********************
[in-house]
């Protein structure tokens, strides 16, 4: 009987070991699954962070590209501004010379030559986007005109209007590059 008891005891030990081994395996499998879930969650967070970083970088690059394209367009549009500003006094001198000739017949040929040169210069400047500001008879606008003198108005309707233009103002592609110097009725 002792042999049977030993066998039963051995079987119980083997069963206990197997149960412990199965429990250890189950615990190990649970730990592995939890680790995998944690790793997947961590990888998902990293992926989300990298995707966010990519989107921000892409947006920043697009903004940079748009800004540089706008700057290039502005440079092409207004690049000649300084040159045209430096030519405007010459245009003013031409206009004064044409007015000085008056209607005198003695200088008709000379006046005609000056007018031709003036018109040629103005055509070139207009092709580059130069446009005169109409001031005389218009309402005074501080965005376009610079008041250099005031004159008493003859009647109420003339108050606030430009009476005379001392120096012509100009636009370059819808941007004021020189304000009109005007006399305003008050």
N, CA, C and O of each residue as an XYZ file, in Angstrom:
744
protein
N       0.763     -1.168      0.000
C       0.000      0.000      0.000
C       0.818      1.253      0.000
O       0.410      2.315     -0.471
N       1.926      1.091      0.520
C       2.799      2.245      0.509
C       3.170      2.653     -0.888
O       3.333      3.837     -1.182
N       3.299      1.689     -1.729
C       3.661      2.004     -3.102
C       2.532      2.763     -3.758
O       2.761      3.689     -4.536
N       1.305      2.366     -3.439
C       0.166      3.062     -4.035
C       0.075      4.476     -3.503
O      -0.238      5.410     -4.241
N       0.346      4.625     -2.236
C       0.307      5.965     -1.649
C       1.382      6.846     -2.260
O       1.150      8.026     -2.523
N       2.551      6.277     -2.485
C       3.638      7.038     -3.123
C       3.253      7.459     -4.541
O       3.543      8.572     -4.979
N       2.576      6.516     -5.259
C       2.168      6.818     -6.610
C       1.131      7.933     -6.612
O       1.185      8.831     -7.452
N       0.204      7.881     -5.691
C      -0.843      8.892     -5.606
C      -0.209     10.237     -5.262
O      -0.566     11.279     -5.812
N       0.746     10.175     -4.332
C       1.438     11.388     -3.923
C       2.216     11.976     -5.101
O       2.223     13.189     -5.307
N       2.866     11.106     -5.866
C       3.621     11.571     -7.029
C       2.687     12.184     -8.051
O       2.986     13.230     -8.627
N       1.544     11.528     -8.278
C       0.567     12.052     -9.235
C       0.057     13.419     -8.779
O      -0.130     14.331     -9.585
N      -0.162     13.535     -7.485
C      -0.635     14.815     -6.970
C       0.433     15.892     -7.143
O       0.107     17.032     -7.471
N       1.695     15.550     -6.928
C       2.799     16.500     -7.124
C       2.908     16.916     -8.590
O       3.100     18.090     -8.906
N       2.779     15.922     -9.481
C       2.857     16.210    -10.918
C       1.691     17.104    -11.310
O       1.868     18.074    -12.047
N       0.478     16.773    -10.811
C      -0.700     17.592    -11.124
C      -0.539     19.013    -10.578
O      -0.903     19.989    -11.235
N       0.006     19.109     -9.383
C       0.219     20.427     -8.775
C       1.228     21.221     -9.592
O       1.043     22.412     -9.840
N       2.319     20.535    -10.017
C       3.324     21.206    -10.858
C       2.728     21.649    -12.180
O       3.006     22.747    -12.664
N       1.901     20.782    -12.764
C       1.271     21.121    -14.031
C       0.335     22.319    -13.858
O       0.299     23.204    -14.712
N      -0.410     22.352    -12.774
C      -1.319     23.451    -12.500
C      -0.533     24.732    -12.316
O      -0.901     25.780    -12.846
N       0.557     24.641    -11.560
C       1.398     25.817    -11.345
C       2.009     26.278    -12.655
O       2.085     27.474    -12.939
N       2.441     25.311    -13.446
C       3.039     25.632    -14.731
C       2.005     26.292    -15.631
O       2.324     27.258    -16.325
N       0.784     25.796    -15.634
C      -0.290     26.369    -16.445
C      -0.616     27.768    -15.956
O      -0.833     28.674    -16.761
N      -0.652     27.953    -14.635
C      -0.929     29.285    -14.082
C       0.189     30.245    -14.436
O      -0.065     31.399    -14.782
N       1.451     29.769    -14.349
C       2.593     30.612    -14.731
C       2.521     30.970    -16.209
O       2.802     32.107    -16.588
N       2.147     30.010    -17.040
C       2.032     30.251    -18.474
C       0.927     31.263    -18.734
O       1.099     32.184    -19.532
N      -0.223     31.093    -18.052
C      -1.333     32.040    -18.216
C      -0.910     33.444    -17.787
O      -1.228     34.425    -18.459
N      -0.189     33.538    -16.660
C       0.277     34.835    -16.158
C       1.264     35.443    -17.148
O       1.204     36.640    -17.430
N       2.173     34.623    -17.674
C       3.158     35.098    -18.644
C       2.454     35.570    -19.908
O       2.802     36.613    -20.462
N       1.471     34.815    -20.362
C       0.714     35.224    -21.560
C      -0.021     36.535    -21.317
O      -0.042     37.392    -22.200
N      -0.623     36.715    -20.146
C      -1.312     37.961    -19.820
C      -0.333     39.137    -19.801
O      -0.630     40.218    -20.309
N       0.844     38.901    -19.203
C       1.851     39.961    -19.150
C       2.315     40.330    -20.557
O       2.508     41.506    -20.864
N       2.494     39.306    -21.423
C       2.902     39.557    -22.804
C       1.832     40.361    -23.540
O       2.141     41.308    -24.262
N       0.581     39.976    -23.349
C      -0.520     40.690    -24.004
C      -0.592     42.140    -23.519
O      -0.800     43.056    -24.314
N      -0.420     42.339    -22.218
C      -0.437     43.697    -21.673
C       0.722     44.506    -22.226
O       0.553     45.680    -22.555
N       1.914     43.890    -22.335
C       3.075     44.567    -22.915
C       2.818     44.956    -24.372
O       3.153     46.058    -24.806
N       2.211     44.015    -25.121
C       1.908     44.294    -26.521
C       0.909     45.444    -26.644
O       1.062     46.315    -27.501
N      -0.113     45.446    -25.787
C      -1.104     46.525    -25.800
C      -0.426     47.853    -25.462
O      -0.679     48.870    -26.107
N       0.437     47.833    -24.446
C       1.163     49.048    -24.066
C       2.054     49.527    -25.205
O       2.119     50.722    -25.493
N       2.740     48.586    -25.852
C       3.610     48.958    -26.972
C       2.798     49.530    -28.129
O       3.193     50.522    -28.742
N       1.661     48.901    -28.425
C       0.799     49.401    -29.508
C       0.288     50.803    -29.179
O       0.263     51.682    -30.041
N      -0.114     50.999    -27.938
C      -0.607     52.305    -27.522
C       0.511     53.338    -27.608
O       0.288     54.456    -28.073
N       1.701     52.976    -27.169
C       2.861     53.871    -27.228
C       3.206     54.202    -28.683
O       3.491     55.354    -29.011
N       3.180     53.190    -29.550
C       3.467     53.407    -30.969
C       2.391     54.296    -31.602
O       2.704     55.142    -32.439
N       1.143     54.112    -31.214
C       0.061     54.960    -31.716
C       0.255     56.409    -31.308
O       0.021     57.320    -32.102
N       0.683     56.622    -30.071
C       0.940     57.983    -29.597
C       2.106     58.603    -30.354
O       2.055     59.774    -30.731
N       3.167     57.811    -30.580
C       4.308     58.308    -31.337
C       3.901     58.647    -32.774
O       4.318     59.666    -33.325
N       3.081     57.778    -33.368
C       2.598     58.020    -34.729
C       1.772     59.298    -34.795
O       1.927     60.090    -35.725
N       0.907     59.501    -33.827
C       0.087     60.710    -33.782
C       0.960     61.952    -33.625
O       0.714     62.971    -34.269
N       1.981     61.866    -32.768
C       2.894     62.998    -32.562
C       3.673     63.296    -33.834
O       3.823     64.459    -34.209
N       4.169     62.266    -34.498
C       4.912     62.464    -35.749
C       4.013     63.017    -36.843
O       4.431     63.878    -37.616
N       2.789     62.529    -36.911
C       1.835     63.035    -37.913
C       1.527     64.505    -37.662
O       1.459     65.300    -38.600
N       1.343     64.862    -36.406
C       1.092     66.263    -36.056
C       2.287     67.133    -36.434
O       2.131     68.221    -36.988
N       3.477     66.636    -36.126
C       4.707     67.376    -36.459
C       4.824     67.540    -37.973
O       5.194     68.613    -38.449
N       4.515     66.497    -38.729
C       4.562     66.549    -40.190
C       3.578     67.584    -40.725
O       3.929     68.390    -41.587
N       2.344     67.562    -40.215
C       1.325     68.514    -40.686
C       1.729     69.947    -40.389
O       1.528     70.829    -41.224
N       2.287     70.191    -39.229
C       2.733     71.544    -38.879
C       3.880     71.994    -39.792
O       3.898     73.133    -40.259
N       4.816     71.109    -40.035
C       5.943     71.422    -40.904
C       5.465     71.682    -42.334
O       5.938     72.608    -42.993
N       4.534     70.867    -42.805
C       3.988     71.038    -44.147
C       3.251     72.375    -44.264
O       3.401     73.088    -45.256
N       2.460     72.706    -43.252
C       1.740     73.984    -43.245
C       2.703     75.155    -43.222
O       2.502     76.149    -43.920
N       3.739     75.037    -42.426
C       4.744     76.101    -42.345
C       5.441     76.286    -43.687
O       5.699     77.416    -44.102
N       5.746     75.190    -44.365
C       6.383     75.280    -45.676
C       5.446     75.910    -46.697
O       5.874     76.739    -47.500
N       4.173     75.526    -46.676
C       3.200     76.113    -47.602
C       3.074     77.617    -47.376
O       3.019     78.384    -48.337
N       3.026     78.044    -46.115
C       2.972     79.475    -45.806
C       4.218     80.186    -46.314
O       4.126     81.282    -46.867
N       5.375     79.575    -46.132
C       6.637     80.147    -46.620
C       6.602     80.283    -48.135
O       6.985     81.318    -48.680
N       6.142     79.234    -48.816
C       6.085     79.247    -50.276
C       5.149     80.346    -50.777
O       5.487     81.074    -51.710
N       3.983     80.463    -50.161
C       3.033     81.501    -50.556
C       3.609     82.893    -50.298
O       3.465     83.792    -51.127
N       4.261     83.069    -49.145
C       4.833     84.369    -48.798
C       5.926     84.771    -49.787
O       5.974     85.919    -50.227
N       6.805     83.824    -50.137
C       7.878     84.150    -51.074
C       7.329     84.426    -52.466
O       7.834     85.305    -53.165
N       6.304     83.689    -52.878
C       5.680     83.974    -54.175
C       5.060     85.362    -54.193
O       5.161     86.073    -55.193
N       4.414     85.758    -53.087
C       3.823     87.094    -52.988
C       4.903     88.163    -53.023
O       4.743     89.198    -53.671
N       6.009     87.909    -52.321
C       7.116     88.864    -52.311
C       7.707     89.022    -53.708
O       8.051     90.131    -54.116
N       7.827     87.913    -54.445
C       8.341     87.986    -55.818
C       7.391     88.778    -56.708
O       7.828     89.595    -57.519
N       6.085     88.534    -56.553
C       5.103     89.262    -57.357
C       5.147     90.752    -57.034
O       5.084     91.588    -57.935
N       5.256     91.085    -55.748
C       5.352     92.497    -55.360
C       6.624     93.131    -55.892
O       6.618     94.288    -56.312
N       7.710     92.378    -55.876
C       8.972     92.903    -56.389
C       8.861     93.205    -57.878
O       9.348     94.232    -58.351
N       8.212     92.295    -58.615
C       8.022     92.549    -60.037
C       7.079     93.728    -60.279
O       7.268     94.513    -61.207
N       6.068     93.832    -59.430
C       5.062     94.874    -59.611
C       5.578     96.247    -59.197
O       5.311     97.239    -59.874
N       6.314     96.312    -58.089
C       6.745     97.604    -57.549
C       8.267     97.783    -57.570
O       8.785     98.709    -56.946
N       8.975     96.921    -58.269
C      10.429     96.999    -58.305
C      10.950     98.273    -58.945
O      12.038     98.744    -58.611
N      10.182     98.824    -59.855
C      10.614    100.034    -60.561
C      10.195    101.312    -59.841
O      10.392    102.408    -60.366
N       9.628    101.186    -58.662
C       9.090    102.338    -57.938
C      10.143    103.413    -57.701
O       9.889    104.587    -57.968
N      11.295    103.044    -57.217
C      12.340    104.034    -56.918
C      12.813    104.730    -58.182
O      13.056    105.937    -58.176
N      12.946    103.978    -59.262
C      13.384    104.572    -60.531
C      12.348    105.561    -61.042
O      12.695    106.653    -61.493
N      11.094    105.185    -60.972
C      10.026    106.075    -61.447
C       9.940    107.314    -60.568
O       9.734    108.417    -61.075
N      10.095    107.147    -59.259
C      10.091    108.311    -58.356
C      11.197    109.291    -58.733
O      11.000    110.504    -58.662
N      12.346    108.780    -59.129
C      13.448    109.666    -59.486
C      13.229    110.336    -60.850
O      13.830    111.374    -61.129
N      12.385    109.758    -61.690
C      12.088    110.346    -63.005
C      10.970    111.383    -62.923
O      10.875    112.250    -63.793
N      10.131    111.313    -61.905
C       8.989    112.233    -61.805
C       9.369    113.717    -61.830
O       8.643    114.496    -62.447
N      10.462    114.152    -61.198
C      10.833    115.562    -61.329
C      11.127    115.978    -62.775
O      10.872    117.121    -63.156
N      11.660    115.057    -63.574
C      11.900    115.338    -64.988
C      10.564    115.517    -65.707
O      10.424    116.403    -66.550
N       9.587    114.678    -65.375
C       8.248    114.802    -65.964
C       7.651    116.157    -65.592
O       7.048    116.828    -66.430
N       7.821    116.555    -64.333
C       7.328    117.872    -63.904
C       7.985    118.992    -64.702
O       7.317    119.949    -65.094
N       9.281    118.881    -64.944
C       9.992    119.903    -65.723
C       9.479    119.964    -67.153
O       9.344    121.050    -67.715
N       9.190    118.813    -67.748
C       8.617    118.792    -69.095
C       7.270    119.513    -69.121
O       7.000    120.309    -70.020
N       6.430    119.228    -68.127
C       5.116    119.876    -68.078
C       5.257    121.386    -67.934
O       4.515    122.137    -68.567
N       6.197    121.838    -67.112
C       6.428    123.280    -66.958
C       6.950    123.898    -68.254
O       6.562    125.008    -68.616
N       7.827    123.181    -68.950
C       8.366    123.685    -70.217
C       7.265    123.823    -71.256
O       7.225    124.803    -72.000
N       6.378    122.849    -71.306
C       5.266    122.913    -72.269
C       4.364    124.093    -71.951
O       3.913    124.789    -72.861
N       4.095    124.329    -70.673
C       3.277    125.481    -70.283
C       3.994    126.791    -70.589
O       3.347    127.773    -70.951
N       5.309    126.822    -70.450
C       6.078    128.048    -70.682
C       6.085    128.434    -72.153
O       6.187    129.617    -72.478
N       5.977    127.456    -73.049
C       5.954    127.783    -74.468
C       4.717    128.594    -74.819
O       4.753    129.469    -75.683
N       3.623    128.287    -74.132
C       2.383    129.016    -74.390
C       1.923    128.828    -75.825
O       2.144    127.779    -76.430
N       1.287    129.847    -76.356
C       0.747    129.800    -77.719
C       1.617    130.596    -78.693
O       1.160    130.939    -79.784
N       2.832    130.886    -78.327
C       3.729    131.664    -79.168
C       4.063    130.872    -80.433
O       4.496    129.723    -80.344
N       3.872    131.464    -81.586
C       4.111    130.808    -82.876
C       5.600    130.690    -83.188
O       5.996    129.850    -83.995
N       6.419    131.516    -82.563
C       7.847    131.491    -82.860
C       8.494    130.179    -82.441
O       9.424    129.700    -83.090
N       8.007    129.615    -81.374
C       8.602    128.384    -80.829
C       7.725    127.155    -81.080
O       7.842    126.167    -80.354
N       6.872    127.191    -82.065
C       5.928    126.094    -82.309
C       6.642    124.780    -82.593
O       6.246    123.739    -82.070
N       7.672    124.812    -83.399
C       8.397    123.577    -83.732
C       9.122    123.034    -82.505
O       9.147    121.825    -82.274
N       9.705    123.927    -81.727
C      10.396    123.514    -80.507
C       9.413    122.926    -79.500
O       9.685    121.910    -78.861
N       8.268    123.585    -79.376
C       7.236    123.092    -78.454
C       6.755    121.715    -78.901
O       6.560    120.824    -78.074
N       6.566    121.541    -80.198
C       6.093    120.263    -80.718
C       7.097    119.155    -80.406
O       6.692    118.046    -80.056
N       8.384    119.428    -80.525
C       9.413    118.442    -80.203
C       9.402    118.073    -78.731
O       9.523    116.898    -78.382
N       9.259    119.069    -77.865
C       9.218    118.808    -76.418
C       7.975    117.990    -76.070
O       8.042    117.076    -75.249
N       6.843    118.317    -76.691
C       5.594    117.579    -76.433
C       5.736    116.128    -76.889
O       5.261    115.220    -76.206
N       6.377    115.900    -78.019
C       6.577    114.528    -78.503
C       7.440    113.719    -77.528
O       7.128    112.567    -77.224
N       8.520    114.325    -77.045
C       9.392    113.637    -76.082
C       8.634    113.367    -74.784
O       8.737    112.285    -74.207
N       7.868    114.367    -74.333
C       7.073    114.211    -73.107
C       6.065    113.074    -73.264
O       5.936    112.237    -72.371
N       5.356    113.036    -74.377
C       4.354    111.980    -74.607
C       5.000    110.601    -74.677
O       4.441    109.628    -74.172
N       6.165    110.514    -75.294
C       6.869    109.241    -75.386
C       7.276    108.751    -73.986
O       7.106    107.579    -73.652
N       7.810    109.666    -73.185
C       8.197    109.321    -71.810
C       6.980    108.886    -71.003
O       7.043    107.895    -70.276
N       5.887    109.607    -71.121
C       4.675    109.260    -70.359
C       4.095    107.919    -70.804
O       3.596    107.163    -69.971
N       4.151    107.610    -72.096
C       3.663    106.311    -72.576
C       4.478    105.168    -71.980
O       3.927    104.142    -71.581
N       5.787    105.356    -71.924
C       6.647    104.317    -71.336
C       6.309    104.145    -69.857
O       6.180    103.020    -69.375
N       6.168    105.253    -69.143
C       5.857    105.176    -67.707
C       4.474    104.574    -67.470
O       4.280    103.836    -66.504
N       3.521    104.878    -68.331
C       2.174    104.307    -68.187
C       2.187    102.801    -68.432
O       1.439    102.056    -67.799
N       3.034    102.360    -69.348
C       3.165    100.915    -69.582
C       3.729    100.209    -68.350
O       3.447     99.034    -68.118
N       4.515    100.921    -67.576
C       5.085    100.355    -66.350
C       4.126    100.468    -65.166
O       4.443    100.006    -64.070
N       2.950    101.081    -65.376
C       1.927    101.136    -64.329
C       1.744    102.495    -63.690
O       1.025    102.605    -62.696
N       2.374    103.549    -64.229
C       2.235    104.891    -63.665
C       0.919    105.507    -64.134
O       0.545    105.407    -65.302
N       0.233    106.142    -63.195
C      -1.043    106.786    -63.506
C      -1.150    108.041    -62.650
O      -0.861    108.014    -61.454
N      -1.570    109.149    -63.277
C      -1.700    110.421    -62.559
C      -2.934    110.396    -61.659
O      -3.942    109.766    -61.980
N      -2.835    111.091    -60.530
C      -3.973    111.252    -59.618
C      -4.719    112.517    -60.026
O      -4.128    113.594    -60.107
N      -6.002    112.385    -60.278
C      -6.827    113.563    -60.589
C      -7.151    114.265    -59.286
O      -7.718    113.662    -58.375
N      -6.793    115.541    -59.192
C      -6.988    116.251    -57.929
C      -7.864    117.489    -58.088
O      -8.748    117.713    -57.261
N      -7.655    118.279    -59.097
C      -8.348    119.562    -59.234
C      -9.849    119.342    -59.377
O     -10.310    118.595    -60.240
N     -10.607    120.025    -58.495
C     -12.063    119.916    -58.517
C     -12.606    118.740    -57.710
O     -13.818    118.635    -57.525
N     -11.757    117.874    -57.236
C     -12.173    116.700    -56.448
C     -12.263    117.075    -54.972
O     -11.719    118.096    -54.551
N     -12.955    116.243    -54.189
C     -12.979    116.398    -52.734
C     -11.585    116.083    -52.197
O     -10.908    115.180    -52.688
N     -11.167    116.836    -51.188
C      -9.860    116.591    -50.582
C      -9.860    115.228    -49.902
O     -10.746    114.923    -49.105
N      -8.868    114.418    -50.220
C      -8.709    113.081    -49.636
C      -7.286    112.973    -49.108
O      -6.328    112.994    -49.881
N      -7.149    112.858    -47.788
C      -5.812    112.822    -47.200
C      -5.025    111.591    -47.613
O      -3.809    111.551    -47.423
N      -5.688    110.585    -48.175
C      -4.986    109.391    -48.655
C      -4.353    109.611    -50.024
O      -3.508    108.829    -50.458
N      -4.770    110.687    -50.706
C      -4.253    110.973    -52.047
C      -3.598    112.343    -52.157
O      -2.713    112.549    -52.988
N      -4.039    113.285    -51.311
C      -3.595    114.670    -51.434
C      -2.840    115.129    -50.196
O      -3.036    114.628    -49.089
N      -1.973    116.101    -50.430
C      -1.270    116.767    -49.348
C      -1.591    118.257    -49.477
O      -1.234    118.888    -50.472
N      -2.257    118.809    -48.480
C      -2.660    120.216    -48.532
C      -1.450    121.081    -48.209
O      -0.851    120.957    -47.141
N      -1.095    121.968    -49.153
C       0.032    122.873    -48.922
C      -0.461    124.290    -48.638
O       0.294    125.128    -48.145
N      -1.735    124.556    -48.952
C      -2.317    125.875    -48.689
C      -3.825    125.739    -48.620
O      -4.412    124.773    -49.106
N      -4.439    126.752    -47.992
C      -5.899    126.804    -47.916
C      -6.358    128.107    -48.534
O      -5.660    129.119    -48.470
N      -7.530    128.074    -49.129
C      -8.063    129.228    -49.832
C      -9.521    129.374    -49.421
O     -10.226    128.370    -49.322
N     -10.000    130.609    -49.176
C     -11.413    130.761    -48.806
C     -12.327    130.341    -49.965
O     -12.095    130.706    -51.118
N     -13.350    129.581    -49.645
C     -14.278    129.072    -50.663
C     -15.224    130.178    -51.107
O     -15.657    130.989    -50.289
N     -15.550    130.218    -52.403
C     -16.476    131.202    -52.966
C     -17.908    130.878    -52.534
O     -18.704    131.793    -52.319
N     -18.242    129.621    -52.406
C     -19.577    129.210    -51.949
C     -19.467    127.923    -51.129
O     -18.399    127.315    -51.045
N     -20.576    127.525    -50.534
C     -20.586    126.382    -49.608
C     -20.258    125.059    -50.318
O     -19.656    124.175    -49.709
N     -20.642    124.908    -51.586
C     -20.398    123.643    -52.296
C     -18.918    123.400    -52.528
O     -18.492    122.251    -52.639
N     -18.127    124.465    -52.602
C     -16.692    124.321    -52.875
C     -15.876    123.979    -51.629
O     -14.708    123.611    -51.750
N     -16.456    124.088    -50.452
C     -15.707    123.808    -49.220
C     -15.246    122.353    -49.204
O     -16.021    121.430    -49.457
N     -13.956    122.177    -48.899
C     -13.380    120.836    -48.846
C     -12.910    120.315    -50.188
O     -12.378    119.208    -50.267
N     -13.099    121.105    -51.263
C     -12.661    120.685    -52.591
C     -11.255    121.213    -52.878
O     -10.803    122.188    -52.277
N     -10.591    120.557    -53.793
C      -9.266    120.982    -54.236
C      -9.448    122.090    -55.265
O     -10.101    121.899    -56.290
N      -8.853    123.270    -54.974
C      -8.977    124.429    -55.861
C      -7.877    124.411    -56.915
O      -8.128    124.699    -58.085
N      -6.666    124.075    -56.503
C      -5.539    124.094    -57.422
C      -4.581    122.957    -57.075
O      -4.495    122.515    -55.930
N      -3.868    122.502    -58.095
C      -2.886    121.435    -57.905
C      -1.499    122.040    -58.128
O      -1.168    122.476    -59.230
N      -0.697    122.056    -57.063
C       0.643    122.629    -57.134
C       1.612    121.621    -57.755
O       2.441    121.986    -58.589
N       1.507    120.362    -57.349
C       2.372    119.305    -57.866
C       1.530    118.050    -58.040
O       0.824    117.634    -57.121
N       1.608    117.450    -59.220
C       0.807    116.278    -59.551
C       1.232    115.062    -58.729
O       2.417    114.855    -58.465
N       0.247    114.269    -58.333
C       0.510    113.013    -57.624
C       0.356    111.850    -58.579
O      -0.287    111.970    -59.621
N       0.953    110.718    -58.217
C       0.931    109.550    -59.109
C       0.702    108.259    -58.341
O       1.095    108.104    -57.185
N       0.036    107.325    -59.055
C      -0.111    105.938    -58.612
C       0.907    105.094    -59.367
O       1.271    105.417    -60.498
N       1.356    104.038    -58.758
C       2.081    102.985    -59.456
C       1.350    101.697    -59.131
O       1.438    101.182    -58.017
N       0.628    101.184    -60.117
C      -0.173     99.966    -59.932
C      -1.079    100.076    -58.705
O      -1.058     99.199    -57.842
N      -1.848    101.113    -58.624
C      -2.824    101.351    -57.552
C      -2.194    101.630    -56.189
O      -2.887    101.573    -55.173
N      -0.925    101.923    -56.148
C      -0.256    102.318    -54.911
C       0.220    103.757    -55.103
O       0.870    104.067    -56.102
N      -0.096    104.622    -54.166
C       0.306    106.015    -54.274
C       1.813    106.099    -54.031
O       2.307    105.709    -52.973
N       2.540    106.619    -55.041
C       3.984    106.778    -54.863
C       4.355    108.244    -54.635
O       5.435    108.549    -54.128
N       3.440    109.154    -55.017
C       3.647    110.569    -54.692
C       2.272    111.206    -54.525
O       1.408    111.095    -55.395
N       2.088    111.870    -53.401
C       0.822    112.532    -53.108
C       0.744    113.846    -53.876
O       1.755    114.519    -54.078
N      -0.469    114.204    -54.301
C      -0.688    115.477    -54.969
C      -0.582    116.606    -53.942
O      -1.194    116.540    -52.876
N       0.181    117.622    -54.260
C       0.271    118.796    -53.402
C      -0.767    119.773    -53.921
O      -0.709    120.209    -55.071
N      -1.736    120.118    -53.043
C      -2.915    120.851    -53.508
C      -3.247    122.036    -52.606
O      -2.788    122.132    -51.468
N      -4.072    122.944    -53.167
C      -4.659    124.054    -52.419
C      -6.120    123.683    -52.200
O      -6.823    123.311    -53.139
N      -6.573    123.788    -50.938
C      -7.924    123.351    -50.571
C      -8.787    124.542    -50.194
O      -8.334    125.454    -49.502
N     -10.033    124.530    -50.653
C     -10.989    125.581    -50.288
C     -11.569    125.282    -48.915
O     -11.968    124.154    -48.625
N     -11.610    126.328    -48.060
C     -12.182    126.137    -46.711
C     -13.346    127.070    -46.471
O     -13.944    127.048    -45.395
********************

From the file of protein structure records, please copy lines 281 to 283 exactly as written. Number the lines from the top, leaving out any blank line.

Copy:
O       5.161     86.073    -55.193
N       4.414     85.758    -53.087
C       3.823     87.094    -52.988